There appear to be some misunderstandings concerning superluminal motions or tachyons (here we mean them by generic hypothetical superluminal particles) in physics literature including textbooks. For example, a claim that superluminal motions violate special relativity, that tachyons have an imaginary rest mass, that tachyons would satisfy the usual energy-momentum relation, or that tachyons would violate causality. These purported misunderstandings are mainly due to applying incorrect Lorentz transformation (the usual one we see in textbooks that is actually meant for subluminal motions).
In my recent paper, I introduced the Lorentz transformation for superluminal motions and used it to clarify such misunderstandings. In the final section of the paper, I offered an intriguing possibility that tachyons may not actually be superluminal even if we observe them as superluminal. This assumes a hypothesis that there is another twin brother of our universe which has a different signature than that of our universe. I also wrote about this in the preceding blog article here.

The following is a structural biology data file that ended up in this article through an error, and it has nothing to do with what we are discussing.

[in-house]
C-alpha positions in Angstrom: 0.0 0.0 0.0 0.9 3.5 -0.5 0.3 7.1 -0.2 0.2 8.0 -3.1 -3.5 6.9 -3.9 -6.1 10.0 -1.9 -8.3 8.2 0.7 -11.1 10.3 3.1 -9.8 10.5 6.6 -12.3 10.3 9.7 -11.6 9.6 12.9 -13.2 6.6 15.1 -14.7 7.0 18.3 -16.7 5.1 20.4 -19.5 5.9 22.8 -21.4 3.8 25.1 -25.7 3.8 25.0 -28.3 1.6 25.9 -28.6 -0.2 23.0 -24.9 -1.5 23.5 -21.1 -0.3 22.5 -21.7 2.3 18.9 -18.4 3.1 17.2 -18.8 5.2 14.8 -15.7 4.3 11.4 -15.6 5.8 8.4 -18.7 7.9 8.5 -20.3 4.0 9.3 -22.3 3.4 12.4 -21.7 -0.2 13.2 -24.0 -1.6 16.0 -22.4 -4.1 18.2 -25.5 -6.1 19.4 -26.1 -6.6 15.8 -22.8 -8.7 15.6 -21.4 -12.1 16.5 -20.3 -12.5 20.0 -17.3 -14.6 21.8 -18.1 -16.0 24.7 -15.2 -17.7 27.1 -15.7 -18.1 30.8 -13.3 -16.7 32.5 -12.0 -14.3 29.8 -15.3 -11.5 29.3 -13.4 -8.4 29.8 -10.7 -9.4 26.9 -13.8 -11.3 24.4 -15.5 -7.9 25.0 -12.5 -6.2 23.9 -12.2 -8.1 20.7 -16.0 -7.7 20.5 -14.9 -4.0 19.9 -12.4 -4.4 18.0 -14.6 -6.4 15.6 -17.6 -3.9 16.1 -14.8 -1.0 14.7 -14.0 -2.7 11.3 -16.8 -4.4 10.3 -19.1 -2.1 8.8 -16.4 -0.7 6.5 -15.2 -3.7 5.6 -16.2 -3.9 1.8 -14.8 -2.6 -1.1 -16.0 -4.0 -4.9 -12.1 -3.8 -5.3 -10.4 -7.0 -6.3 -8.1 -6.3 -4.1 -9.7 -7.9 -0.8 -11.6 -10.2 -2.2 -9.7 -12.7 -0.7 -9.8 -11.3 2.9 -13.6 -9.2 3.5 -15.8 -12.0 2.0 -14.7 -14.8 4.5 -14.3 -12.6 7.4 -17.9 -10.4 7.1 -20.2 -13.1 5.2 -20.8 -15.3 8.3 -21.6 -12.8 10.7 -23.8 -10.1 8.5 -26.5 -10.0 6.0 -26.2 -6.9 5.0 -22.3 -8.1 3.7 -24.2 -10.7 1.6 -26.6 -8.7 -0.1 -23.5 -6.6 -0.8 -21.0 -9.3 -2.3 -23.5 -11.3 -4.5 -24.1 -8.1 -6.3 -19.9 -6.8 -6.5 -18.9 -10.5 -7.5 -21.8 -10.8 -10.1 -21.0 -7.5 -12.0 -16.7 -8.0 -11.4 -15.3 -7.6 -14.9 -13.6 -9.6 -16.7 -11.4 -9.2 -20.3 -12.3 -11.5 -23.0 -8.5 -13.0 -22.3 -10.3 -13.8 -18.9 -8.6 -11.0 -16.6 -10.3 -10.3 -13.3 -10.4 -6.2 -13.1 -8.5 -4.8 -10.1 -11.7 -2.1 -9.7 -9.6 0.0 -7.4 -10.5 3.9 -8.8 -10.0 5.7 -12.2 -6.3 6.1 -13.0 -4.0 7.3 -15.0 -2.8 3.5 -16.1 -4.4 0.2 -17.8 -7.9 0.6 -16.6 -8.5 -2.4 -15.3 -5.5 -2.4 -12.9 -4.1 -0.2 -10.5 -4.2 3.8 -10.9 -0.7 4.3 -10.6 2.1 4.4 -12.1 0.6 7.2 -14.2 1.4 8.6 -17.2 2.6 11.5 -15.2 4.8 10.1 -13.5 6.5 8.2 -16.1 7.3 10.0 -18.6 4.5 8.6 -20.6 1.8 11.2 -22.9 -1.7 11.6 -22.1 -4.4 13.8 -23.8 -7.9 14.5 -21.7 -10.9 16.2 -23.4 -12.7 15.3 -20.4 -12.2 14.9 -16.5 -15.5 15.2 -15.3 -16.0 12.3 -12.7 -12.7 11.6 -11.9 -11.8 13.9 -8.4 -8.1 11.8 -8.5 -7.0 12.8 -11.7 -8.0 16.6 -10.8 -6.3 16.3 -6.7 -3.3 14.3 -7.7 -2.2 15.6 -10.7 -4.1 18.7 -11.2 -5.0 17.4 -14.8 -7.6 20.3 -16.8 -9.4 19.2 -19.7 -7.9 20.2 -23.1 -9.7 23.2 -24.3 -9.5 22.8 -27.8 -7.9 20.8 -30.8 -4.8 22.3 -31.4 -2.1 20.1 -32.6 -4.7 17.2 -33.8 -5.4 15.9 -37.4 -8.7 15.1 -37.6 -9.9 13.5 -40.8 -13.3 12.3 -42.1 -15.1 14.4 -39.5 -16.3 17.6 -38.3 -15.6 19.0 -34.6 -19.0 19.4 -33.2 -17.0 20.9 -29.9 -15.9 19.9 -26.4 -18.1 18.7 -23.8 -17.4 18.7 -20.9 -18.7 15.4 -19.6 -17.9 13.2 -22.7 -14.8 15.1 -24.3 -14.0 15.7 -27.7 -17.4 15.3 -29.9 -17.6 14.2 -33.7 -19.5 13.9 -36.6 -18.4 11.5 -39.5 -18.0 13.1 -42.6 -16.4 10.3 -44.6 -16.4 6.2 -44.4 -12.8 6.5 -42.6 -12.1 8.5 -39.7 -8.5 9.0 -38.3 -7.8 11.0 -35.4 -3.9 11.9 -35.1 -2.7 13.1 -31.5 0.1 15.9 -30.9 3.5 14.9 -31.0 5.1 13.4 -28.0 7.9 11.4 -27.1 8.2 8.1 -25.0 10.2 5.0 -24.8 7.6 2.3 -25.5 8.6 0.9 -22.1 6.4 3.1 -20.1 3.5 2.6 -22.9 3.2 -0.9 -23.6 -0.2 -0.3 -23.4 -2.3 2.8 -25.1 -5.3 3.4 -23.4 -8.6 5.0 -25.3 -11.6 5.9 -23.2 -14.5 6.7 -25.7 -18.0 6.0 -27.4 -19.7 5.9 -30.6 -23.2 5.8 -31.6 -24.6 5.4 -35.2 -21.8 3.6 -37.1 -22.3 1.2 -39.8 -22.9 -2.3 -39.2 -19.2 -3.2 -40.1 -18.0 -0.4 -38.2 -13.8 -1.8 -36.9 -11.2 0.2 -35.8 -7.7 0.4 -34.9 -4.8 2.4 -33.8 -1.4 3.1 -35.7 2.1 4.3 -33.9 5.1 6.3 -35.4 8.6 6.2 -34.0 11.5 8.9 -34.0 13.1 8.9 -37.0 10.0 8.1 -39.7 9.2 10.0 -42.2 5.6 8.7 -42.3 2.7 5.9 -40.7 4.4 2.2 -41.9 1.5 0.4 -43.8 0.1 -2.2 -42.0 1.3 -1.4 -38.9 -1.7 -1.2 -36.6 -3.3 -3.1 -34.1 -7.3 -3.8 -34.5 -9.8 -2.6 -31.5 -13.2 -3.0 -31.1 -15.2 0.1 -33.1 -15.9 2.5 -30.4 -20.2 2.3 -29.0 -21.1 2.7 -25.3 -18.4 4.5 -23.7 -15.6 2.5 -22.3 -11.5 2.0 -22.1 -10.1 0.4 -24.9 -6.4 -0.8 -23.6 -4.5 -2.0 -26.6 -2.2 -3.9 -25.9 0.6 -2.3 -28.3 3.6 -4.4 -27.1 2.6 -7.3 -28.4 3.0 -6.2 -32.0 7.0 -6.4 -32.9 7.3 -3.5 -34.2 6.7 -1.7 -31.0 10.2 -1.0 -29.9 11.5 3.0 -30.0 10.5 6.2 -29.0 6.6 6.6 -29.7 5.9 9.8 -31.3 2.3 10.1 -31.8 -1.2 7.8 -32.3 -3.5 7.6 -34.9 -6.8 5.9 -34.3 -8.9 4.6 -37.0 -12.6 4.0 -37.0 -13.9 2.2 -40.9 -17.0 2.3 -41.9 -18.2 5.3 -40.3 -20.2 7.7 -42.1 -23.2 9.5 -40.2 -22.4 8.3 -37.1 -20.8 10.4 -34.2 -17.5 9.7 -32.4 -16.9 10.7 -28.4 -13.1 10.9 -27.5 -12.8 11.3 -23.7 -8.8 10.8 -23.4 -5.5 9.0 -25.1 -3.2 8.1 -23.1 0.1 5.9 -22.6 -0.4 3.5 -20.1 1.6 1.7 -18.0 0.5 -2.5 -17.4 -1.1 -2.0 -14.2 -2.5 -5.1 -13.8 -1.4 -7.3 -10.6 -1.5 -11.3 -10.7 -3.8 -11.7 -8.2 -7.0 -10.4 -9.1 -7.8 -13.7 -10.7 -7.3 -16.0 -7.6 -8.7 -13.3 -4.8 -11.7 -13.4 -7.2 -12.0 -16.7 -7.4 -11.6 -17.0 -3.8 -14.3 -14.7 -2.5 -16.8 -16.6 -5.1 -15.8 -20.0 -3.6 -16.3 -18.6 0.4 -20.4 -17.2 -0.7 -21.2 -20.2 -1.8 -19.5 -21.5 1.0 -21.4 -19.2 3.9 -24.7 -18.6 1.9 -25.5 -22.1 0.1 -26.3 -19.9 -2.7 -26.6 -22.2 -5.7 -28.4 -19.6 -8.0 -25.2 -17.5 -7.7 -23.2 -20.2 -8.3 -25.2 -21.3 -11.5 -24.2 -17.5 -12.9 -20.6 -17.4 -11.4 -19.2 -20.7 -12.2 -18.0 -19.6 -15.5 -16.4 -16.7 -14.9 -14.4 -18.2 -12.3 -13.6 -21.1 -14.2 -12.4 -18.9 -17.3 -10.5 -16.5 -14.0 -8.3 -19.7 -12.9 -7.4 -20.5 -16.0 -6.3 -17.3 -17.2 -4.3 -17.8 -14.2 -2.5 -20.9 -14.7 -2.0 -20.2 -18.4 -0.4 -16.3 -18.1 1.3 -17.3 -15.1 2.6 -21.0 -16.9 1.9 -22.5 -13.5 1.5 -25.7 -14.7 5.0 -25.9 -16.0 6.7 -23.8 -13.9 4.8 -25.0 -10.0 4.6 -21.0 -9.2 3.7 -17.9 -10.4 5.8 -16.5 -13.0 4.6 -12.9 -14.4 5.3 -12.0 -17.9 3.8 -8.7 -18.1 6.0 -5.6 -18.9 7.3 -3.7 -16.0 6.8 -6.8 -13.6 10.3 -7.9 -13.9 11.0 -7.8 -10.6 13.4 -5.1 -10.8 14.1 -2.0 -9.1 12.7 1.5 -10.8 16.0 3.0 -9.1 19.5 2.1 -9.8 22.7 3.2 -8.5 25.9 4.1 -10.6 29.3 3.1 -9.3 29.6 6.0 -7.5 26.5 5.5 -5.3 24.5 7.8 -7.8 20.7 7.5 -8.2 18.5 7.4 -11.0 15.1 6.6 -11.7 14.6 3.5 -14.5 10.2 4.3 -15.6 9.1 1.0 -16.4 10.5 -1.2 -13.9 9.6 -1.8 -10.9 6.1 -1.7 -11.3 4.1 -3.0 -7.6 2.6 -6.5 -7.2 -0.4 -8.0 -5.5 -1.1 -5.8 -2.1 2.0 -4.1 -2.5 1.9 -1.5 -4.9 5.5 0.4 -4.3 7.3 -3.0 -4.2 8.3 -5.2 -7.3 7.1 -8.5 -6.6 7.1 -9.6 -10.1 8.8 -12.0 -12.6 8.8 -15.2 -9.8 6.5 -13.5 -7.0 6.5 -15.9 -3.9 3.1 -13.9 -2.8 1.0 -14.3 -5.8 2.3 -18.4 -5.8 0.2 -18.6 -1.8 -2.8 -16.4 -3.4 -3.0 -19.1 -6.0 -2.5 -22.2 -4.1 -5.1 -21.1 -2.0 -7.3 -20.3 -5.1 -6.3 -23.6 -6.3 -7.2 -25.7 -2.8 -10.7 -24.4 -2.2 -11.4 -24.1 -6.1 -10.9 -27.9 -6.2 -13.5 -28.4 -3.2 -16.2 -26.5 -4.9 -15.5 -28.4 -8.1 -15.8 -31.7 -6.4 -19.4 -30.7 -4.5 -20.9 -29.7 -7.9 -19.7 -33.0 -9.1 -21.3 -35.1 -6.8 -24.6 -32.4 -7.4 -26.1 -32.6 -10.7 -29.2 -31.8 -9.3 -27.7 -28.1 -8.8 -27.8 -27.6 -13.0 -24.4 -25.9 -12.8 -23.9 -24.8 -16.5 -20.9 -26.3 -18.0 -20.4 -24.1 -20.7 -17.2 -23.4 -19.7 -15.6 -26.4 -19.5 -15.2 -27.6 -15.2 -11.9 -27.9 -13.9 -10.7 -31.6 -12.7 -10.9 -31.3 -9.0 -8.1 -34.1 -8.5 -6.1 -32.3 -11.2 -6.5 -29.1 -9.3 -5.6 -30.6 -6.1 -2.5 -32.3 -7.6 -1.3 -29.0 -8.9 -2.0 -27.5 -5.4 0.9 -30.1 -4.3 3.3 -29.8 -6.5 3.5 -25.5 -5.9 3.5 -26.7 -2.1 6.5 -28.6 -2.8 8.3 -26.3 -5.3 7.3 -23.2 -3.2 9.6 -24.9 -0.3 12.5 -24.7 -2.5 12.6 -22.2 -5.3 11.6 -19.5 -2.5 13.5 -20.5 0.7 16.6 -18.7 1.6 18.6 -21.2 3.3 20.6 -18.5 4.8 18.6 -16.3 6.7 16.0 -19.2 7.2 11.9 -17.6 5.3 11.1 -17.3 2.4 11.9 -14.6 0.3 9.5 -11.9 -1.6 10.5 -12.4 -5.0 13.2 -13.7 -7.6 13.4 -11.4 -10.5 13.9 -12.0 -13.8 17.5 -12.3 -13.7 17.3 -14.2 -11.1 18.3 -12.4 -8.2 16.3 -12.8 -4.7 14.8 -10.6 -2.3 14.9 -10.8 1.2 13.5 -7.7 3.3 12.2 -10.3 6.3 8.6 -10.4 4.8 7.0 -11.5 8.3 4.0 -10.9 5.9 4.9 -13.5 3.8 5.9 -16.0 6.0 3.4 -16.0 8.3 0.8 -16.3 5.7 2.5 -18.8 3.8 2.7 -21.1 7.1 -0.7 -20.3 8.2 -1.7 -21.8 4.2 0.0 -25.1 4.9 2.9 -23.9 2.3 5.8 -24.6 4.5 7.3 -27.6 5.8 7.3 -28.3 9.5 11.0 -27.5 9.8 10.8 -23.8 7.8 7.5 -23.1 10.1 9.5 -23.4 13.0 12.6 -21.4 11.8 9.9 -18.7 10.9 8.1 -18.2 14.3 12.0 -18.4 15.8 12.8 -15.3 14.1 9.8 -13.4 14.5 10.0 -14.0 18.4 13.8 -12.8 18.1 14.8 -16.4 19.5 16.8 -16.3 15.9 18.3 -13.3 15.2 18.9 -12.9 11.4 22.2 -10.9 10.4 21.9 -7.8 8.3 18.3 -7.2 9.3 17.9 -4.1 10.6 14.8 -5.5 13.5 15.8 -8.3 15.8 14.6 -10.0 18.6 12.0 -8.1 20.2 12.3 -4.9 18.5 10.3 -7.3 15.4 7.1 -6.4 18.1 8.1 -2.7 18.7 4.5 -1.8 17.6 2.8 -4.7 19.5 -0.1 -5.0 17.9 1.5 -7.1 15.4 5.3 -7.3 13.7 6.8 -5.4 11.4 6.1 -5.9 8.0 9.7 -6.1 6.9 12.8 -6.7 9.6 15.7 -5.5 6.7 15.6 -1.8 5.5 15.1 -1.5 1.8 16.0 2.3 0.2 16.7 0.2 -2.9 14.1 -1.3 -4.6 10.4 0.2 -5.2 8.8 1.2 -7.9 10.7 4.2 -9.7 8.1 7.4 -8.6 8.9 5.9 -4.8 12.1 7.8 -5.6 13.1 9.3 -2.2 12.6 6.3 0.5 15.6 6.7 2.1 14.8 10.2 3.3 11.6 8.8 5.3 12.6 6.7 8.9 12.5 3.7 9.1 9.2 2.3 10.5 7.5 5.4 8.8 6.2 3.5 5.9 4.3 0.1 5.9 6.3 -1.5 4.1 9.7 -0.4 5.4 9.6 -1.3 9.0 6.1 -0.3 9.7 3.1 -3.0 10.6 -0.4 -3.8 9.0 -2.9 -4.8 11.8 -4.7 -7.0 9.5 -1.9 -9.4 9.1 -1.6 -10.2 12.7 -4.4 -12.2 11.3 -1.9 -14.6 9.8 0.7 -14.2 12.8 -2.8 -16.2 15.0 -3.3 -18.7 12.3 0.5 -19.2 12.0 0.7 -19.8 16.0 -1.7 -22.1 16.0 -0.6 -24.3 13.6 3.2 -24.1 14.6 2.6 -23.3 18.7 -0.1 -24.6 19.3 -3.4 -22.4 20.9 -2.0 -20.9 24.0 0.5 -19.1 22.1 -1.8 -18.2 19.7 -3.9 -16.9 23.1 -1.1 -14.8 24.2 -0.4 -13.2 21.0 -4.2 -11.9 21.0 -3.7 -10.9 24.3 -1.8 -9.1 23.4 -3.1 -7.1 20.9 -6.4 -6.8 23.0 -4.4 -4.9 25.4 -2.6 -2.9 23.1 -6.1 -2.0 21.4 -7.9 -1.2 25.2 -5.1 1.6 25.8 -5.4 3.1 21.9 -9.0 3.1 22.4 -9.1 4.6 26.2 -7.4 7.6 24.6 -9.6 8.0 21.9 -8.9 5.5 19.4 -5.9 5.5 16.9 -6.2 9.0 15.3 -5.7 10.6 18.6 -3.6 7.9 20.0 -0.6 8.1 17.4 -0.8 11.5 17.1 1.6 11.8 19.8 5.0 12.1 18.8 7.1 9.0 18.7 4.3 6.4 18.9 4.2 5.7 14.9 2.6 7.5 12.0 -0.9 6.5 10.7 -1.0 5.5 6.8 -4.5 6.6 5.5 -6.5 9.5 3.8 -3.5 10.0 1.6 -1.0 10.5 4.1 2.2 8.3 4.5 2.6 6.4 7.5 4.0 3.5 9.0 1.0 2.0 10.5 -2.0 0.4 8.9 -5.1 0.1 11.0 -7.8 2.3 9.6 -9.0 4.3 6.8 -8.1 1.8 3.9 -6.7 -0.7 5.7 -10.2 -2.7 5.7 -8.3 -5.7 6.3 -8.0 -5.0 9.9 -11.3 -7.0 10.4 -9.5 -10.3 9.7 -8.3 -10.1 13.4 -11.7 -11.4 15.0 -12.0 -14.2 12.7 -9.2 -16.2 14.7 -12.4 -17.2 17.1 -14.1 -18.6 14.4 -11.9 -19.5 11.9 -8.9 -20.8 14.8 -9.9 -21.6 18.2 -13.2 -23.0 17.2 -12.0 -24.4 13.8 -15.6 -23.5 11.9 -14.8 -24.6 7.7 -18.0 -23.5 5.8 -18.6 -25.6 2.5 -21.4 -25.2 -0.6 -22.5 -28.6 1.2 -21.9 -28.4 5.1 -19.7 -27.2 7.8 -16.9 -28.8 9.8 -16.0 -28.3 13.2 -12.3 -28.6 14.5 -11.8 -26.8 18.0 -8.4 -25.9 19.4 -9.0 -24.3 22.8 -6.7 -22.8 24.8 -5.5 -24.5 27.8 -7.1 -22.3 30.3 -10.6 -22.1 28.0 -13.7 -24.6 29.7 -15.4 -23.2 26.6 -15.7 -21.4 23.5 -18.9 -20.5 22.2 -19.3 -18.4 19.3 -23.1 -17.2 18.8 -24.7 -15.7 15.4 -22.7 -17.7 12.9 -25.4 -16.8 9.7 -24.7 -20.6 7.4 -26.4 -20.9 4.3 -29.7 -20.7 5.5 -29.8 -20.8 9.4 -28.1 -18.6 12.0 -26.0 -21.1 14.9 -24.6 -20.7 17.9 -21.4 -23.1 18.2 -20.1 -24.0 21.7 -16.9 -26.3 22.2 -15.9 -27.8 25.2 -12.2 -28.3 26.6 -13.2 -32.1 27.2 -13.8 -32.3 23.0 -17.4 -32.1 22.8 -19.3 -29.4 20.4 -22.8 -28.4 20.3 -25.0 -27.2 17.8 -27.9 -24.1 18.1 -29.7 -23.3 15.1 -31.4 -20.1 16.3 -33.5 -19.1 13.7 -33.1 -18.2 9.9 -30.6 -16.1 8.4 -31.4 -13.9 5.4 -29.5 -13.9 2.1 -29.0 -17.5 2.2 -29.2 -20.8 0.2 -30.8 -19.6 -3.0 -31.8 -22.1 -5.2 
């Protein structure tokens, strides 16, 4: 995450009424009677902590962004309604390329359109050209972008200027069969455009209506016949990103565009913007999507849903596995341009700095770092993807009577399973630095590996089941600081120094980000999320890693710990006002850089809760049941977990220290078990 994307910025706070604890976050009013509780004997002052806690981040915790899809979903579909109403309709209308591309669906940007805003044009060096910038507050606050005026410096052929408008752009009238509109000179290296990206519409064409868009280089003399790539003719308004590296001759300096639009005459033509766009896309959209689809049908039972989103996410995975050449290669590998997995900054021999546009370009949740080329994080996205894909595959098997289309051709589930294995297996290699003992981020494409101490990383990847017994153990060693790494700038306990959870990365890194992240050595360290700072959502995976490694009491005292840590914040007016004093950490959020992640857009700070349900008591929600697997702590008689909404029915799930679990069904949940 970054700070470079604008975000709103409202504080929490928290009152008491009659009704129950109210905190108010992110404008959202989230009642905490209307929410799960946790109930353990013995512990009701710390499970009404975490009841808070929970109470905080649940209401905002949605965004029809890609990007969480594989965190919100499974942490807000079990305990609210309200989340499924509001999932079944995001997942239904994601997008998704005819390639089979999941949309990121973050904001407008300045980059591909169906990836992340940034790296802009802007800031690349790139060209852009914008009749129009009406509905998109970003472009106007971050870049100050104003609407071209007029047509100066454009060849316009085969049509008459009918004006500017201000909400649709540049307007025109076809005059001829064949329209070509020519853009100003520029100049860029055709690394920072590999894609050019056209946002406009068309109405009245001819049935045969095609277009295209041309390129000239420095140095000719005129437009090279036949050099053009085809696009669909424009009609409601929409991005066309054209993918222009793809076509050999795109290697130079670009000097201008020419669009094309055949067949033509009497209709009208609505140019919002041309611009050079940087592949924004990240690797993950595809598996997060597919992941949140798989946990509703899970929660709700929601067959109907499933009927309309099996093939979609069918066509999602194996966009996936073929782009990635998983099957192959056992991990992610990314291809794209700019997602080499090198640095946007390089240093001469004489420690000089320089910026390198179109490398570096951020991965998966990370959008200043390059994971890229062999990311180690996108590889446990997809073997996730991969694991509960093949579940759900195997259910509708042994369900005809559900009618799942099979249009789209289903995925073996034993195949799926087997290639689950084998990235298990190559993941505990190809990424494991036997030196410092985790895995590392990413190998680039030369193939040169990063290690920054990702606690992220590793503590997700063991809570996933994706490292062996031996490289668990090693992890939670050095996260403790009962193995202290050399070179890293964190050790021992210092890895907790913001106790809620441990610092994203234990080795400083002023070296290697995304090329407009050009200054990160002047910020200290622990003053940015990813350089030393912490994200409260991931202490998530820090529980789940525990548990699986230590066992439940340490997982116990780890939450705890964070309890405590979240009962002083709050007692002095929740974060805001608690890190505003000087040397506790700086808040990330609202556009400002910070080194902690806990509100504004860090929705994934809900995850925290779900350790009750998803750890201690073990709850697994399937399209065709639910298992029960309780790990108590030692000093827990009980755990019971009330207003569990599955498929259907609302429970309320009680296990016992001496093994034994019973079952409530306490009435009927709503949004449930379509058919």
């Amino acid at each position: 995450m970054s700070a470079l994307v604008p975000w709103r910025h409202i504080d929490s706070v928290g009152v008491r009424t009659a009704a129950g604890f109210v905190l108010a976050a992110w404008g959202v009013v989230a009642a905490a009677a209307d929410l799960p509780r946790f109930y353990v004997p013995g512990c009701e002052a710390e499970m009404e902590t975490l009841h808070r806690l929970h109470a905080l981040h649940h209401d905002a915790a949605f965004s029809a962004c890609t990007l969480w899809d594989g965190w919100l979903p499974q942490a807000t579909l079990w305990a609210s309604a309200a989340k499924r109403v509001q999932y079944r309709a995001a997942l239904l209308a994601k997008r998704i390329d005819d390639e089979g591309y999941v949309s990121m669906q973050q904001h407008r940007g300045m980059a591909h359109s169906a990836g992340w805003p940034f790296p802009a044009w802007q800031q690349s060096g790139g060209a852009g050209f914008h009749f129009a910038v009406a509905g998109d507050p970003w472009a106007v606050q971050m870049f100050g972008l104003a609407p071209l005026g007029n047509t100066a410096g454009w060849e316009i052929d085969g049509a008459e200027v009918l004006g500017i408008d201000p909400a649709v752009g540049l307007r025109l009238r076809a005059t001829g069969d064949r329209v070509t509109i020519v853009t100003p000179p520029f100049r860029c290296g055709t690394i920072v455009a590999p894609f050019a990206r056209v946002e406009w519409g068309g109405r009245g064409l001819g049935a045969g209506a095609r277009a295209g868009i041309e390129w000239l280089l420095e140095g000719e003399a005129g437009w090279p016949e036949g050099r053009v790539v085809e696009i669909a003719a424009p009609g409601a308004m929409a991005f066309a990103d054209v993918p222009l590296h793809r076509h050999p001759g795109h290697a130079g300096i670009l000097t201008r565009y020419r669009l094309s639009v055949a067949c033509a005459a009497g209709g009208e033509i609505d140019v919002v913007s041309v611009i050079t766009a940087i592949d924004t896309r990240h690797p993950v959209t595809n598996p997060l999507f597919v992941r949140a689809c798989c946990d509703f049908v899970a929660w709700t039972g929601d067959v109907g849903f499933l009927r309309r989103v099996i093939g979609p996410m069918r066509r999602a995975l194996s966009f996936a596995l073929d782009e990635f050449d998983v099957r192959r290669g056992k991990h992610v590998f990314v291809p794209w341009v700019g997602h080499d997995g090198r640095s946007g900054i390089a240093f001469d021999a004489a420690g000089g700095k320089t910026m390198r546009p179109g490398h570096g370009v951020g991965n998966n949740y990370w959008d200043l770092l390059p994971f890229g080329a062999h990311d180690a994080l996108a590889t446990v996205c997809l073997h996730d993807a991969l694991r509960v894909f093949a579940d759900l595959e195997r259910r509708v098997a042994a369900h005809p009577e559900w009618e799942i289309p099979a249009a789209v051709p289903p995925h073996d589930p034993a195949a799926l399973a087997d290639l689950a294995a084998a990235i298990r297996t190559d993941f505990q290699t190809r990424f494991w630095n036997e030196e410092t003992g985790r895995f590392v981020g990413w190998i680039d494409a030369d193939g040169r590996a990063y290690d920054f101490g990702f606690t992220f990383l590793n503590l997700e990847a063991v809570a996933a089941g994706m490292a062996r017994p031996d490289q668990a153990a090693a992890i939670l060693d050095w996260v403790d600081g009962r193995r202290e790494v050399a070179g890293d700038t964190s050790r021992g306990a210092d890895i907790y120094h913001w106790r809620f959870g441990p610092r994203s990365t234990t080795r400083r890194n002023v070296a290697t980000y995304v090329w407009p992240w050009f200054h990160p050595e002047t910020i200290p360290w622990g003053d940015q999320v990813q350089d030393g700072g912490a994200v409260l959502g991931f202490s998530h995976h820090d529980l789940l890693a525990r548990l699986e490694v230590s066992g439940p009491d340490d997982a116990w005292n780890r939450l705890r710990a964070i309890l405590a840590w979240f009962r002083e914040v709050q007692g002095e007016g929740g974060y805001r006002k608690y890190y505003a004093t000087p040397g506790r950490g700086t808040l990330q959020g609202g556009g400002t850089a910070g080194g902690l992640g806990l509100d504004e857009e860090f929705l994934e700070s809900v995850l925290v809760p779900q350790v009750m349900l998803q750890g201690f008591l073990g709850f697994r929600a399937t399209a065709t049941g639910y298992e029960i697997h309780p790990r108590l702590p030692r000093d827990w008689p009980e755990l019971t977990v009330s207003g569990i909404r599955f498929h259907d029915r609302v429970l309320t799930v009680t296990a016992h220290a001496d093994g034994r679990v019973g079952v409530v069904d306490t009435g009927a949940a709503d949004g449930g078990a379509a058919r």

I initially submitted the paper to American Journal of Physics and it was immediately rejected by an associate editor. According to her, the reason for rejection is that I am challenging well-established theory in my paper, so it is not appropriate for AJP. Huh? Anyone who reads the paper would see that I am not challenging the theory of relativity, rather I am embracing the theory of relativity by providing correct interpretations of superluminal motions. I have submitted the paper elsewhere and I hope they are more open-minded. It’s been about three weeks and my paper has not been rejected yet:).